China OEM manufacturer

China’s efforts to improve design capability and develop an international brand are gaining traction. During the last two years, switching from a contract manufacturing business model to prioritising ODM and OBM has grown increasingly common. Suppliers have discovered that focusing solely on OEM might harm their bottom line and overall growth. Not only are such businesses at a disadvantage in pricing negotiations, but many of their products are subject to anti-dumping and anti-subsidy tariffs imposed by importing countries.

Large firms have taken the initial step toward reducing OEM’s part of their company, as has been the case with most changes in China’s export manufacturing industry. However, they cannot entirely stop receiving contract manufacturing orders, which is devastating.

For one thing, Chinese companies are unlikely to win widespread acceptability in traditional markets quickly. Instead, suppliers are easing OEM deals in growing markets in South America, Southeast Asia, and Africa. So  China OEM manufacturers believe it will be simpler to promote OBM lines in those markets since customers are more price-conscious than consumers in other countries.

China OEM Manufacturing Agreements 

Nowadays, China is a big and leading country for manufacturing goods. However, “Made in China” has become a high-profile issue for customers and retailers because of recent product safety crises and continual media attention. This post examines international companies’ contract terms when forming OEM ties with Chinese suppliers. While we outline some of the primary topics we believe the agreement should cover, we acknowledge that each scenario is different and that there is no such thing as a “typical” OEM agreement.

Standard  for Agreements

An OEM may have a standard form agreement that they will gladly supply to international enterprises interested in using their services. While this may initially save expenses and allow the foreign company to ‘gain favour’ with their Chinese counterpart, employing such an arrangement is rarely advisable. Foreign companies should seek legal advice to help them correctly negotiate and prepare agreements. It’s worth noting that we frequently recommend that a written agreement be preceded by preparation and negotiation based on a business term sheet, which lays out the major terms of collaboration. The written agreement is then based on the agreed-upon items in the term sheet.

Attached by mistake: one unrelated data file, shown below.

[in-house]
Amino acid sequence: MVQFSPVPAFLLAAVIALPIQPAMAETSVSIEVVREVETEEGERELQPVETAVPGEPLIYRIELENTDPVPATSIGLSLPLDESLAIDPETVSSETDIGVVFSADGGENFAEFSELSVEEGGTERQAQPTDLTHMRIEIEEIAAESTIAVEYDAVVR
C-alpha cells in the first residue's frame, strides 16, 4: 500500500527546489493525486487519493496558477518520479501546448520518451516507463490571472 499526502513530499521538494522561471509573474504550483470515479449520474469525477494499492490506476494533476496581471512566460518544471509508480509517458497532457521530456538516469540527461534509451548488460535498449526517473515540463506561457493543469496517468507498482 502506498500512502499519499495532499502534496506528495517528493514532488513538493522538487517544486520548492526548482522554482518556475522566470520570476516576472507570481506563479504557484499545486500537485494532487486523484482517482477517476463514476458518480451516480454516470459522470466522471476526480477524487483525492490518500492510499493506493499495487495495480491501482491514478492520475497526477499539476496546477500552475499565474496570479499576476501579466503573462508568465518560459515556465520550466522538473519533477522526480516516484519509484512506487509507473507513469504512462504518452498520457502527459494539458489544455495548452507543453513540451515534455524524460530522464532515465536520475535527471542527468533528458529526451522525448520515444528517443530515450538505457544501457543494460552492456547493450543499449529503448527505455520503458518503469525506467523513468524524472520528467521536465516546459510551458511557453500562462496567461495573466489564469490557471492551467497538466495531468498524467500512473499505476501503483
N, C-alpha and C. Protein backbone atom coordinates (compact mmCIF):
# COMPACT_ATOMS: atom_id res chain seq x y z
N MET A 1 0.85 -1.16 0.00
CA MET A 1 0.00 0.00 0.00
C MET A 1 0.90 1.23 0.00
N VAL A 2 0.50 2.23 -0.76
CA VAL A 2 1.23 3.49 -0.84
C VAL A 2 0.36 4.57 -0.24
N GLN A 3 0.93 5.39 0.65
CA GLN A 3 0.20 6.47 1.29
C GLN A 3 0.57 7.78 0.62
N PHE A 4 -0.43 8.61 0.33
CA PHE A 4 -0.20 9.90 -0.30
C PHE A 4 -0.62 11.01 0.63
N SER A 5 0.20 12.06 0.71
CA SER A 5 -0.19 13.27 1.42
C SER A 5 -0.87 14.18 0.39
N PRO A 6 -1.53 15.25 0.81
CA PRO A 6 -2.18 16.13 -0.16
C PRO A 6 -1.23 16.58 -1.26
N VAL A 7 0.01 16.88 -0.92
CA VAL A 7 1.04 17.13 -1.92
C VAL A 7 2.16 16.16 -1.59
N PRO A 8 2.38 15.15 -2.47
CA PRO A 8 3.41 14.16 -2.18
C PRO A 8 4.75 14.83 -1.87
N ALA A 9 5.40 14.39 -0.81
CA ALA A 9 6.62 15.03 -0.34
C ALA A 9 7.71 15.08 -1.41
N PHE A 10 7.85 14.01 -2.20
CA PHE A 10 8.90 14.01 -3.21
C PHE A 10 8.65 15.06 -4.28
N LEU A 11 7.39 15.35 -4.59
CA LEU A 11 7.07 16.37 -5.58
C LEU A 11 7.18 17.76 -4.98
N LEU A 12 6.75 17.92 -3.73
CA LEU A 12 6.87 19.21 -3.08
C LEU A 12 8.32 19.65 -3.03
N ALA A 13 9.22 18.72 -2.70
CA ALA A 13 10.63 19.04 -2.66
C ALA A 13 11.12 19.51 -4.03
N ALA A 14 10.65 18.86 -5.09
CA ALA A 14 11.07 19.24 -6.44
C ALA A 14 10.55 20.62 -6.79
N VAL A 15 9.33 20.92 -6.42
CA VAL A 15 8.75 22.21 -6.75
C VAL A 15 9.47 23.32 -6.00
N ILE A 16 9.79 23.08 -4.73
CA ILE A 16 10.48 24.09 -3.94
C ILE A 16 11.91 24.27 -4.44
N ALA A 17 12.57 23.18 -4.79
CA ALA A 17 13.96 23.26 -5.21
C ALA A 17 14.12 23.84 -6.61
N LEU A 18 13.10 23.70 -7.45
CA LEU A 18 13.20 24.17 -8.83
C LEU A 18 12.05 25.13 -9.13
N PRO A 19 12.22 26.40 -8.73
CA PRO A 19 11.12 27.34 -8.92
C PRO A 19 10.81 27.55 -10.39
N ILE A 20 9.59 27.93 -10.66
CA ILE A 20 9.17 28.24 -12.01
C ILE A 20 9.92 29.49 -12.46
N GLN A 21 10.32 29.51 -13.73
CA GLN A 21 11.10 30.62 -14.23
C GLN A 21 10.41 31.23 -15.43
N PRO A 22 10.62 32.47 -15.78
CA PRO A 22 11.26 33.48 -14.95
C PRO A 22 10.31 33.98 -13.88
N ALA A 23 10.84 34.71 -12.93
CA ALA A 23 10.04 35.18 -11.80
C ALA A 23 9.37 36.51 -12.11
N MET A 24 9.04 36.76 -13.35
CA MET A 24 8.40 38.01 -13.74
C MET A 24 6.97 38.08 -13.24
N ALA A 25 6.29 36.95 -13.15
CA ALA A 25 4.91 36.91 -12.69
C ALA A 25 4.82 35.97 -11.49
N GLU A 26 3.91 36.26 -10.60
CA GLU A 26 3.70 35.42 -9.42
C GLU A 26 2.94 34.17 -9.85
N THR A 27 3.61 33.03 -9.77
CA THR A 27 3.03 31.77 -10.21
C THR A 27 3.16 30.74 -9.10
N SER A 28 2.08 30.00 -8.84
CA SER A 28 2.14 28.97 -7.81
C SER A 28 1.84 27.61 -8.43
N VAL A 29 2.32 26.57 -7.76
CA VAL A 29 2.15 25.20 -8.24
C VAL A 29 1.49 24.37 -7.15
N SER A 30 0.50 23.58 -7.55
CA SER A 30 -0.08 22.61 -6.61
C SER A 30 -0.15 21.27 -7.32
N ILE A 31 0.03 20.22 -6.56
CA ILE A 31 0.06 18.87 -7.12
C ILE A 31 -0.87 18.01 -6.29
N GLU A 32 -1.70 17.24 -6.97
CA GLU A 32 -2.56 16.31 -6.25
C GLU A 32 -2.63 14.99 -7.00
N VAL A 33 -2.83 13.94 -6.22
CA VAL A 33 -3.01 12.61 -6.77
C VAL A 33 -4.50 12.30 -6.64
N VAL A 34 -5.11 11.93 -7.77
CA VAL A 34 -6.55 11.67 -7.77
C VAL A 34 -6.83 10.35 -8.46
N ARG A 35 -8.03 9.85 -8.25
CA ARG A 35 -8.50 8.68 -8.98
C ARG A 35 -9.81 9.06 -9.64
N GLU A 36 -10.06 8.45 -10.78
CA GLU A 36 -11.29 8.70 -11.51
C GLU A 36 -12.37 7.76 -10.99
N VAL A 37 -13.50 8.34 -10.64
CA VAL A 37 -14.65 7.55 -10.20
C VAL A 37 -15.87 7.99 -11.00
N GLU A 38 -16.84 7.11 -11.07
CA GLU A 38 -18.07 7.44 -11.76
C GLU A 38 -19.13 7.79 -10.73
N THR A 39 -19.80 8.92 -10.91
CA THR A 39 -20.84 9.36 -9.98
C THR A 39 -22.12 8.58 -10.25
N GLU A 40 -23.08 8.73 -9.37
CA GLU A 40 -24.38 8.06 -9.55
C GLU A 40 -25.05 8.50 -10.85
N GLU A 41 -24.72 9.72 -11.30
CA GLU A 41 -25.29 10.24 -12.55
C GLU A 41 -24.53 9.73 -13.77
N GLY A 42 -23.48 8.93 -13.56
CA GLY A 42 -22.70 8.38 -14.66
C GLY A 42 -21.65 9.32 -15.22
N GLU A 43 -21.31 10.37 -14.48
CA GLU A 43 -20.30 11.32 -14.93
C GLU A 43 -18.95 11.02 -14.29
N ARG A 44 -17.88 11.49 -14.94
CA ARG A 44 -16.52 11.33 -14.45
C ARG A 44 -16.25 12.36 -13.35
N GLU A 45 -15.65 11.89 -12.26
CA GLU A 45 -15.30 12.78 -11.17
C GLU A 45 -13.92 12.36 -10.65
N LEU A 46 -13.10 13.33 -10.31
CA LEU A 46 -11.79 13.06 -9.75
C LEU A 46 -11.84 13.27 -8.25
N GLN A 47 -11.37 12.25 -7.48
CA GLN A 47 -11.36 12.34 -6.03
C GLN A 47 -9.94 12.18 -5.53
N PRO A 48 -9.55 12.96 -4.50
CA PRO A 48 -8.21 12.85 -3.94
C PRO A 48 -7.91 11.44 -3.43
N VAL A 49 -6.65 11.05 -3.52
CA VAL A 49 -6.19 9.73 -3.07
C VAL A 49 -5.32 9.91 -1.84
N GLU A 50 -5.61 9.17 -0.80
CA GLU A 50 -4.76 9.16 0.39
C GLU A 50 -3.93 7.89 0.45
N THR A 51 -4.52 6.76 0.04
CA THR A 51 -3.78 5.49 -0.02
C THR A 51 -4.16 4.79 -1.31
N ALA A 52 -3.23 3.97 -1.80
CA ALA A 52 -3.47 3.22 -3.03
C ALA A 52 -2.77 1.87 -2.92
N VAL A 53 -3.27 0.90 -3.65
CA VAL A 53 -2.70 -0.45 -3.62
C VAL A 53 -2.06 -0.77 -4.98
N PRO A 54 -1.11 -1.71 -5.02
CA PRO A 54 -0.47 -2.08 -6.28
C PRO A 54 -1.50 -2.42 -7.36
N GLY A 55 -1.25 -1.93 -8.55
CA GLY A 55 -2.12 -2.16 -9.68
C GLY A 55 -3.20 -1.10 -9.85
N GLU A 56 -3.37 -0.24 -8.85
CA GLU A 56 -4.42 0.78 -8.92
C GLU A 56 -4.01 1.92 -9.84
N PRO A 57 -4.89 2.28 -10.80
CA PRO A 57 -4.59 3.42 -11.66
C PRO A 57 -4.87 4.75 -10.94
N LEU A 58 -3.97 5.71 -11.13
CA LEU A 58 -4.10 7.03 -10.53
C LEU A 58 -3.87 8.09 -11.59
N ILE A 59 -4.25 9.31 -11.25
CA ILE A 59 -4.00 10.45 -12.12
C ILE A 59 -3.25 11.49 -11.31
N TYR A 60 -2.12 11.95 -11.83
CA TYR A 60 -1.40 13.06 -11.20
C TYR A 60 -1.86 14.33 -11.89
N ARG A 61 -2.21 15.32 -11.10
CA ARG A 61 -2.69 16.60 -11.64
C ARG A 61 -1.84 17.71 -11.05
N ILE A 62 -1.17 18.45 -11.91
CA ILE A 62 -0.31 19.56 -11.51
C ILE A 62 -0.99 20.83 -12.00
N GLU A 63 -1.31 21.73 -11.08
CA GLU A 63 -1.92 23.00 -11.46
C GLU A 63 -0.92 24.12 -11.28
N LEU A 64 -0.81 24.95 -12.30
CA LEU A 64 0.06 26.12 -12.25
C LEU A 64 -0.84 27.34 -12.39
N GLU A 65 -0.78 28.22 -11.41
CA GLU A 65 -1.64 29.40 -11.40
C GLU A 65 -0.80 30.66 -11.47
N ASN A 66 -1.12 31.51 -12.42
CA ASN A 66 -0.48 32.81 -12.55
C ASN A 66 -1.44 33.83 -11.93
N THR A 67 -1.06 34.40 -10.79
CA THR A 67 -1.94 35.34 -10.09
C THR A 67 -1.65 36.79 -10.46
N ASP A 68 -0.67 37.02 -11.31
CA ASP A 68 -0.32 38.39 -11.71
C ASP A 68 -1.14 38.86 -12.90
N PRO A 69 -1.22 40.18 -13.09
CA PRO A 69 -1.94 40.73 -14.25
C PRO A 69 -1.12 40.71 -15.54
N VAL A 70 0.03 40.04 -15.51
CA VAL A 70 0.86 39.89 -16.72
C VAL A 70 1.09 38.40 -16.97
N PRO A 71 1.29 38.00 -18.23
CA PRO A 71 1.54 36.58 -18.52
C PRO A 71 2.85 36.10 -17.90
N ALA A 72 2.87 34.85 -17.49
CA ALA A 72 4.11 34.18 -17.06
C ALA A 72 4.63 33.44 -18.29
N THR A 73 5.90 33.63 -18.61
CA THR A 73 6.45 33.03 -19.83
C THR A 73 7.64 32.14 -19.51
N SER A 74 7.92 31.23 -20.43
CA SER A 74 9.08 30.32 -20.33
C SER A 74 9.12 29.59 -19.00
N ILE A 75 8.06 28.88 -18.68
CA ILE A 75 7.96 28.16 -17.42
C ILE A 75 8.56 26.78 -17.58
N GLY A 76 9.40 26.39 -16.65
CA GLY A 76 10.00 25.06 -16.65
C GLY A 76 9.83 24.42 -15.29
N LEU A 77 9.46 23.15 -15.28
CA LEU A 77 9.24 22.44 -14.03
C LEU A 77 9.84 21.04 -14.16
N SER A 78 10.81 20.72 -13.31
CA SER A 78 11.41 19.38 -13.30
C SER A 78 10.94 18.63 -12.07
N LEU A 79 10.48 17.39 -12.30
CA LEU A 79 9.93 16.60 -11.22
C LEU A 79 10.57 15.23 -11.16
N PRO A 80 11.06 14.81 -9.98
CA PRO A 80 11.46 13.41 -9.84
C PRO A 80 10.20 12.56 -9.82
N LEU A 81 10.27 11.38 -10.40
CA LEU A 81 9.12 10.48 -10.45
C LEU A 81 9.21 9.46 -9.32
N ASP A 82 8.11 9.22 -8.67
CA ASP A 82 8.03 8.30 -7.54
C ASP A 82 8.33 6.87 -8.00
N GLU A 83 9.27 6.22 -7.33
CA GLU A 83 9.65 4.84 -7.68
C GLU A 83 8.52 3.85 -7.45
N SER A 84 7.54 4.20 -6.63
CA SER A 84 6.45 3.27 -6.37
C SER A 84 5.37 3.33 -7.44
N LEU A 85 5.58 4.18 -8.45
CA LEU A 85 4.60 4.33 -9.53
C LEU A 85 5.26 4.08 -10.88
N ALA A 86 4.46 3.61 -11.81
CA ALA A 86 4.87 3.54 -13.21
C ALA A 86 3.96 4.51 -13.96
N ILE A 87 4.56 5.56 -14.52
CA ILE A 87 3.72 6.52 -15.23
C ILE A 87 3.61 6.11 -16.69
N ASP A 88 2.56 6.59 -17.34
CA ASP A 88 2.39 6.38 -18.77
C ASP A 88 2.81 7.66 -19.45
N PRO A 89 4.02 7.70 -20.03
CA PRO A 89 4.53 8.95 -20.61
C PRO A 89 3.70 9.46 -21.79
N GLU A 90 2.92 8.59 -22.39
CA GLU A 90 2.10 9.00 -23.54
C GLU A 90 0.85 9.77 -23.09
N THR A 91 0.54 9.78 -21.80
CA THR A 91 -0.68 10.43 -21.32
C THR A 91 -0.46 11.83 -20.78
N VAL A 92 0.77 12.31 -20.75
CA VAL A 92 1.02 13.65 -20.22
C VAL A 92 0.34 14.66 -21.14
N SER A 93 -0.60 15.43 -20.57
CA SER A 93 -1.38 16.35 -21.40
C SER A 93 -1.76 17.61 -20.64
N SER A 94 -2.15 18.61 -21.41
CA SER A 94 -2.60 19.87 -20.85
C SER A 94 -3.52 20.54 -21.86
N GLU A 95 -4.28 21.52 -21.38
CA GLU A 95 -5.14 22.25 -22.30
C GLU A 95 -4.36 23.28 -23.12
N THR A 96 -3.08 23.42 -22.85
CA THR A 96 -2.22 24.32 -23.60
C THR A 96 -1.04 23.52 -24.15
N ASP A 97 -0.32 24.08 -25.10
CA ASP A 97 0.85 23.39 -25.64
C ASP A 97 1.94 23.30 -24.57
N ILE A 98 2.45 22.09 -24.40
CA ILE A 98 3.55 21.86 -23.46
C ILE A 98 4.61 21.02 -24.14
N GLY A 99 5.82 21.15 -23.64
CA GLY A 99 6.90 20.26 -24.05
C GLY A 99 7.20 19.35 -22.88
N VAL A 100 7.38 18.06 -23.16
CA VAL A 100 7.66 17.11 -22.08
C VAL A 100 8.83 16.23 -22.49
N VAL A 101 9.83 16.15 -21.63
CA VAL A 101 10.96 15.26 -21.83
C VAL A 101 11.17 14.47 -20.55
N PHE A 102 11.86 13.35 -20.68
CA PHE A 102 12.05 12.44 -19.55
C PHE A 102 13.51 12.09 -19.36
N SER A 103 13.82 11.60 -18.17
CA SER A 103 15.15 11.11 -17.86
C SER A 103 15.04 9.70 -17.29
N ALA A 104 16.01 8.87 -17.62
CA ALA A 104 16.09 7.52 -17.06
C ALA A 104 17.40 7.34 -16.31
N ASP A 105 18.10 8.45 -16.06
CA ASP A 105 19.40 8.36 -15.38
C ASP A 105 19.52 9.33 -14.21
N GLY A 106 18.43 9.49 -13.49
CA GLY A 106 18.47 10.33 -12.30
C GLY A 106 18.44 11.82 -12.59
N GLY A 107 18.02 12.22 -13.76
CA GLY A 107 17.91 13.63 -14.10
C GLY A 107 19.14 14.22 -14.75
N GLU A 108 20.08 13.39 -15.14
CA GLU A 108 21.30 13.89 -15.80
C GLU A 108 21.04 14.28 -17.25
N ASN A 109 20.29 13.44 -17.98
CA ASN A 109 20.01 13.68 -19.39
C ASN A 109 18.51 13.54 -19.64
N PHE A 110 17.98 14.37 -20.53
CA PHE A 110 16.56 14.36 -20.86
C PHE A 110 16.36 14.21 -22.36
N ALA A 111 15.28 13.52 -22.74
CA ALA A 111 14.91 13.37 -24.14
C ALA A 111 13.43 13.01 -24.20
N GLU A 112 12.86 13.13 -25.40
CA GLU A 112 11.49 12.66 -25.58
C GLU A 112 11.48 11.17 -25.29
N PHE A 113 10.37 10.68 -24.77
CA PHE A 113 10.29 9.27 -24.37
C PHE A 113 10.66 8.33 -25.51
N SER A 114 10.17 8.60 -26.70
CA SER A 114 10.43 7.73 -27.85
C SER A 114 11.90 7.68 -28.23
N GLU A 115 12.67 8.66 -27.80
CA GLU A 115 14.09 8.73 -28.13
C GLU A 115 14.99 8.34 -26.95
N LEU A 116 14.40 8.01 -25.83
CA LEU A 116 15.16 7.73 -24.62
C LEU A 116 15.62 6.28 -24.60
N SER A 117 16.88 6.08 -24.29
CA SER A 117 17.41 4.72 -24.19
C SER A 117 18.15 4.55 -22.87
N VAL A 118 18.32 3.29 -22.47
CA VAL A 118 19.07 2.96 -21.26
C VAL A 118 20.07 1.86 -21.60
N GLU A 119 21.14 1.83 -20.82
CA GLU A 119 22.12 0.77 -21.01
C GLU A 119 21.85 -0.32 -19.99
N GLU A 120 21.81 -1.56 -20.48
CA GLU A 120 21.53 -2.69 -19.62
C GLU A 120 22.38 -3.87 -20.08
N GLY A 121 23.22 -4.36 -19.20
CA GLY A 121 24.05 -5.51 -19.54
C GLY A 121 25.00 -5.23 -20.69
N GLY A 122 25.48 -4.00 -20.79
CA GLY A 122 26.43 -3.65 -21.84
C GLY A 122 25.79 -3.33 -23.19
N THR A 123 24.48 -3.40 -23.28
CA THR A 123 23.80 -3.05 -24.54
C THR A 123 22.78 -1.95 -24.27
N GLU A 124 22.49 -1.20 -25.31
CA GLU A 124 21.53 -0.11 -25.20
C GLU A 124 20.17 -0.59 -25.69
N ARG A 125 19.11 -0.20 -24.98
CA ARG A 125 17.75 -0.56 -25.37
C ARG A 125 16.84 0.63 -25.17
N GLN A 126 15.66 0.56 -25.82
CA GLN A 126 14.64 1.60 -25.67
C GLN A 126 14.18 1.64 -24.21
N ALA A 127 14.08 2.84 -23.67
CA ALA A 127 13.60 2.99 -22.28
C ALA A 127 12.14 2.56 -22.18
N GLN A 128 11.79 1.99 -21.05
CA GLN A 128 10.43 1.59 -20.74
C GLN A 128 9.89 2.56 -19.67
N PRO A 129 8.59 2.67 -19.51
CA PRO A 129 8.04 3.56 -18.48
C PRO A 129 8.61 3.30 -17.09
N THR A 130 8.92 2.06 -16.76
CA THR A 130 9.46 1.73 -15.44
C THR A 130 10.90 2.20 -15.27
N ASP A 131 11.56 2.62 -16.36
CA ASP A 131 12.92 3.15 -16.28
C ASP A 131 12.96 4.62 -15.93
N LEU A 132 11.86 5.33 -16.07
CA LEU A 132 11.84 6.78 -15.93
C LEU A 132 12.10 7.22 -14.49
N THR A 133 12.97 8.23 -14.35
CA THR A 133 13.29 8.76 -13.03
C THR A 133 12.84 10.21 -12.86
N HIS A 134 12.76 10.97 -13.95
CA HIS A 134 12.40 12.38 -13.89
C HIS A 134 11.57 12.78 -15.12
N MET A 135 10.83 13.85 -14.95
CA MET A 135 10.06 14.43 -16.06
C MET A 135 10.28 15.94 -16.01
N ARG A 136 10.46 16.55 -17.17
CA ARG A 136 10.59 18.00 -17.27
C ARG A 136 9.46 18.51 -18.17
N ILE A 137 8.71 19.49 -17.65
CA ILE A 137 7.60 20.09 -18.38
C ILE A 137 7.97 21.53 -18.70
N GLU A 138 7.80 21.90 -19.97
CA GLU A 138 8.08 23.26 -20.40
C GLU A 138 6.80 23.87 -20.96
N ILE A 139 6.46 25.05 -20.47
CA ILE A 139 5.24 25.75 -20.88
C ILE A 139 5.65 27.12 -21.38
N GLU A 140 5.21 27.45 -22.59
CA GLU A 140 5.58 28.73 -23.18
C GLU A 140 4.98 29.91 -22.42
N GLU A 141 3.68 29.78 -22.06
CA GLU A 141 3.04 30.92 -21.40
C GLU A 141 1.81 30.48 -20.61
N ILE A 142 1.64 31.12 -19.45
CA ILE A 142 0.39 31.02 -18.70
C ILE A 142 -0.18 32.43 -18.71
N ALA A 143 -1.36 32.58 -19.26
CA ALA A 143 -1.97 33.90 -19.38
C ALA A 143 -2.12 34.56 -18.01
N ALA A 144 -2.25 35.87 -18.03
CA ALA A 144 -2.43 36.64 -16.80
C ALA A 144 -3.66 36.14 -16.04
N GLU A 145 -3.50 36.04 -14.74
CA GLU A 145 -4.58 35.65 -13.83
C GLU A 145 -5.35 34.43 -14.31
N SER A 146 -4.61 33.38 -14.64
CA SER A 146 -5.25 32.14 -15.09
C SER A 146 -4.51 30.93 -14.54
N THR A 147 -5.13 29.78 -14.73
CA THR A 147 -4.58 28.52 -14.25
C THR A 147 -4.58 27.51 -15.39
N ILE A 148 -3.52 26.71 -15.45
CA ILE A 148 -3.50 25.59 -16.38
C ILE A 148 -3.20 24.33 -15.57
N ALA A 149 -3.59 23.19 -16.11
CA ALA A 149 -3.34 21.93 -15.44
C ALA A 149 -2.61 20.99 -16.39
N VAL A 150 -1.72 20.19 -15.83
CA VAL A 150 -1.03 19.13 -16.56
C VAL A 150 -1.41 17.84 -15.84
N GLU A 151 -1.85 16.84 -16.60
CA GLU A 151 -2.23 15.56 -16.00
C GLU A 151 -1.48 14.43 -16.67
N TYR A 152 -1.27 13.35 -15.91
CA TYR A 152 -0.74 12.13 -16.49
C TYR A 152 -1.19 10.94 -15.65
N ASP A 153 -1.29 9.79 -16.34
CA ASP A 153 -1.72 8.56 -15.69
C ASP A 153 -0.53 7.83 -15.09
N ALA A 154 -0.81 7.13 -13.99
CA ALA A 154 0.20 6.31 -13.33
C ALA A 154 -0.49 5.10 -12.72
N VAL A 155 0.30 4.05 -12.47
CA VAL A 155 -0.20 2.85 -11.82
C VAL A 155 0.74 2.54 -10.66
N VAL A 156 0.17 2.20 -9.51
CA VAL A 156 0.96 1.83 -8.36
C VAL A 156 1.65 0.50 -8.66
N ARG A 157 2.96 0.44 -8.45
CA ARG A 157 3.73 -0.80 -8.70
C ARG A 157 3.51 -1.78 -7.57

Important Contractual Provisions

We’ve highlighted a few key (but not exhaustive) terms that should be included in an OEM contract:

1. Products and Specifications: The agreement should clearly outline the products to be created and product specifications, detailed in an appendix (es).

2. Forecasts and Binding Purchase/Supply Commitments: Because OEM Agreements frequently require firm orders to be placed through Purchase Orders, the parties will often designate a minimum commitment on both sides to produce and purchase a certain amount of product within a given period to ensure that there is a binding supply/purchase commitment in the agreement itself. Aside from the bare minimum, the buyer will frequently submit a non-binding prediction to the supplier.Apart from the bare minimum, the buyer will frequently submit a non-binding forecast to the supplier so that the latter can plan and devote necessary resources (often 6-, 12-, 18-, 24- month terms).

3. Price: For the products listed above, the parties should agree on actual prices that will be in place for the duration of the agreement, or at least a portion of it, subject to (we recommend) maximum periodic price increases. It’s also a good idea to add provisions for discounts if certain predetermined purchase volumes are met.

4. Product Quality Control: The buyer and supplier will agree on certain terms to which the buyer will have access. The seller will be obligated to follow to undertake product quality control. Typical terms include access to production locations (sometimes with little or no notice) and ii) random testing of each batch of products before delivery to the customer. Furthermore, depending on the contract’s worth, the parties may agree to have a buyer’s representative on-site full-time or frequently to aid in quality control. (The buyer’s representative may also keep an eye on the supplier’s exploitation of intellectual property and other unethical practices, though their commitment will invariably limit their efficacy to the buyer.)